Friday, November 21, 2008

Unique Family Planning

We attended a forum on adoption last night at church. Stefan organized the event and ran it like a pro. She’s so young to be so poised in front of so many folks. She invited three adoption representatives to discuss their particular organizations and I was excited to hear from each.

The first speaker (another young lady quite self-confident for the tender age of 23) spoke about refugee foster care. There are 16 refugee foster care centers in the United States and Lansing has one of them – who knew? Most of these kids, usually in their teens, come after losing their parents and have no adult guardian. Foster families are needed to help these kids learn the language and adapt to a brand new culture. One example the rep gave was, “You have to teach them to vacuum. You have to teach them what a vacuum is.”

The next representative was from Bethany Christian Services, an organization that helps with domestic and international adoptions. As I listened to her talk I couldn’t help but think of my precious nephews and niece, all three of whom came to our family via overseas adoption.

Finally a gentleman spoke on fostering hard to place children, those children who are older, above the age of 14, or with handicaps. This was the guy I wanted to hear. For some time now I’ve felt like Sean and I should consider opening our home to older kids without a stable home. The thought of a child turning 18, aging out of the system and having nowhere to go for Thanksgiving puts me over the edge. Who’s going to teach him to drive or balance a checkbook or help him apply for college? The thought of older kids being bounced from foster home to foster home… I can’t stand it.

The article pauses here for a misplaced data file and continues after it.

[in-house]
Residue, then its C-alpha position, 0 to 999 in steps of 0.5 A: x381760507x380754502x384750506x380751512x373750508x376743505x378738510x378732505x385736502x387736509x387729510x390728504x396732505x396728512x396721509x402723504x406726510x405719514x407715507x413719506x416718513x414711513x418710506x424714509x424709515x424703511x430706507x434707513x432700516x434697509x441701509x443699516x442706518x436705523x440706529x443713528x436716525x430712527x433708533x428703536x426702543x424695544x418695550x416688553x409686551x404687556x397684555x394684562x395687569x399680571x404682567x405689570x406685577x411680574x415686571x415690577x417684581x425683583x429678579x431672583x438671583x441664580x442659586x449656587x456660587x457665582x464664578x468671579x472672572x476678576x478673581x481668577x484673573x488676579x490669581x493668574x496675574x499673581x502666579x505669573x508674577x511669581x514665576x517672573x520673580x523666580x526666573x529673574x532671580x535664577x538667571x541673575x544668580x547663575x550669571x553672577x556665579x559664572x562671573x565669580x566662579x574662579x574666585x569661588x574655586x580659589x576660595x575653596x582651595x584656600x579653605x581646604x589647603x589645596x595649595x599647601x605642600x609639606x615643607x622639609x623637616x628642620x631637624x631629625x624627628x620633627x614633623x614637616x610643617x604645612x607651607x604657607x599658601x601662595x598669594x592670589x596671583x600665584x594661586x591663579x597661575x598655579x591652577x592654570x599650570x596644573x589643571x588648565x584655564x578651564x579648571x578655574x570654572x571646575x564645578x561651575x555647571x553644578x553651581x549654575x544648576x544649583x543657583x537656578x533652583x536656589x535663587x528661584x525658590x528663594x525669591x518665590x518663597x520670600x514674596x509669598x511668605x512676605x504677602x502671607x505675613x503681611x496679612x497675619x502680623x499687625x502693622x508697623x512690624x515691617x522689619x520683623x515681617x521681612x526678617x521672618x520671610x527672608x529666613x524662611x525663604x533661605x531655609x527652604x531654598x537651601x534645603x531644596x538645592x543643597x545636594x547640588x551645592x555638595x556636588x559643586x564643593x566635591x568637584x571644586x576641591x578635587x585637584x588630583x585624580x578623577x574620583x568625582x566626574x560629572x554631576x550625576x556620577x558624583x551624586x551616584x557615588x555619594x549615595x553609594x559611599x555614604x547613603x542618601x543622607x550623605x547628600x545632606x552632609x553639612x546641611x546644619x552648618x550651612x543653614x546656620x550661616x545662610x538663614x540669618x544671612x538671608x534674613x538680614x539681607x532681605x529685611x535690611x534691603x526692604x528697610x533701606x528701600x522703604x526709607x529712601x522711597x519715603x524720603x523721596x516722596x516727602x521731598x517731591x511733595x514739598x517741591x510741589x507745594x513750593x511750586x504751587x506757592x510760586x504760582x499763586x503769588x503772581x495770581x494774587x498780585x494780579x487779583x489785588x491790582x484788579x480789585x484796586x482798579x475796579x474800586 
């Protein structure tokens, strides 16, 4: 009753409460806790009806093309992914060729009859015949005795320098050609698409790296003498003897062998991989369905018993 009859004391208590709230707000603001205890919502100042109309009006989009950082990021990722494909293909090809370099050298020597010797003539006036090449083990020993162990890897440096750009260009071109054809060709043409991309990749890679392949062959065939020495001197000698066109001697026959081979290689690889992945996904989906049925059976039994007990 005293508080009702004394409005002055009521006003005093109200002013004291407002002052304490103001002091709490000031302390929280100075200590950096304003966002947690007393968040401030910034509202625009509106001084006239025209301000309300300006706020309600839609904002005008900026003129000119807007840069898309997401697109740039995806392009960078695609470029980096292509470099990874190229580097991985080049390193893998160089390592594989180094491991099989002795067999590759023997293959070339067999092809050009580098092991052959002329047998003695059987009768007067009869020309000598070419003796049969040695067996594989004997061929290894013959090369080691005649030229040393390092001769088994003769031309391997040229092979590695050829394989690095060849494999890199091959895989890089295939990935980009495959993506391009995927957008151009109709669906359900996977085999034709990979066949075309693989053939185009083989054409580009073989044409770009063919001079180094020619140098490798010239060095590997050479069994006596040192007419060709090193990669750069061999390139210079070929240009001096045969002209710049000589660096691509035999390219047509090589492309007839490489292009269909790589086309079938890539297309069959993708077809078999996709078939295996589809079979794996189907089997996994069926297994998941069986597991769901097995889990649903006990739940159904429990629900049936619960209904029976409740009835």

Before anyone calls and asks if I’ve lost my mind, let me be clear: we aren’t thinking about doing this next week or even next year. I don’t want to change our birth order, plus I’m not naïve enough to think being a foster mom will be a tiptoe through the tulips. It will be a struggle and I want to make sure I have the time to devote to it.

Even though this venture is a few years off I was interested to hear what this man had to say and I was specifically interested in knowing if foster families can homeschool their foster kids. Someone asked the question before I even could (our church is very sympathetic towards homeschoolers) and the man said, “Well, most people want to put these kids in school so they have adequate social interaction.”

A momentary but palpable hush fell over the assembled and I had to bite my lip to keep from saying anything. There were at least six home school families in attendance; I think we all did a remarkable job not taking that man to the woodshed and teaching him a thing or two. We could have demonstrated good socialization and bad socialization...

All in all it was a sad but hopeful evening. About 70 people from our congregation came out on a cold, snowy night to find out how we can look after orphans, either as foster parents, adoptive parents or supporters of those who chose to do either. The need is great. But we, who once were orphans, know what it is to be adopted by our Heavenly Father. How can we not provide for the orphans living among us? I think tonight was a good start in that direction.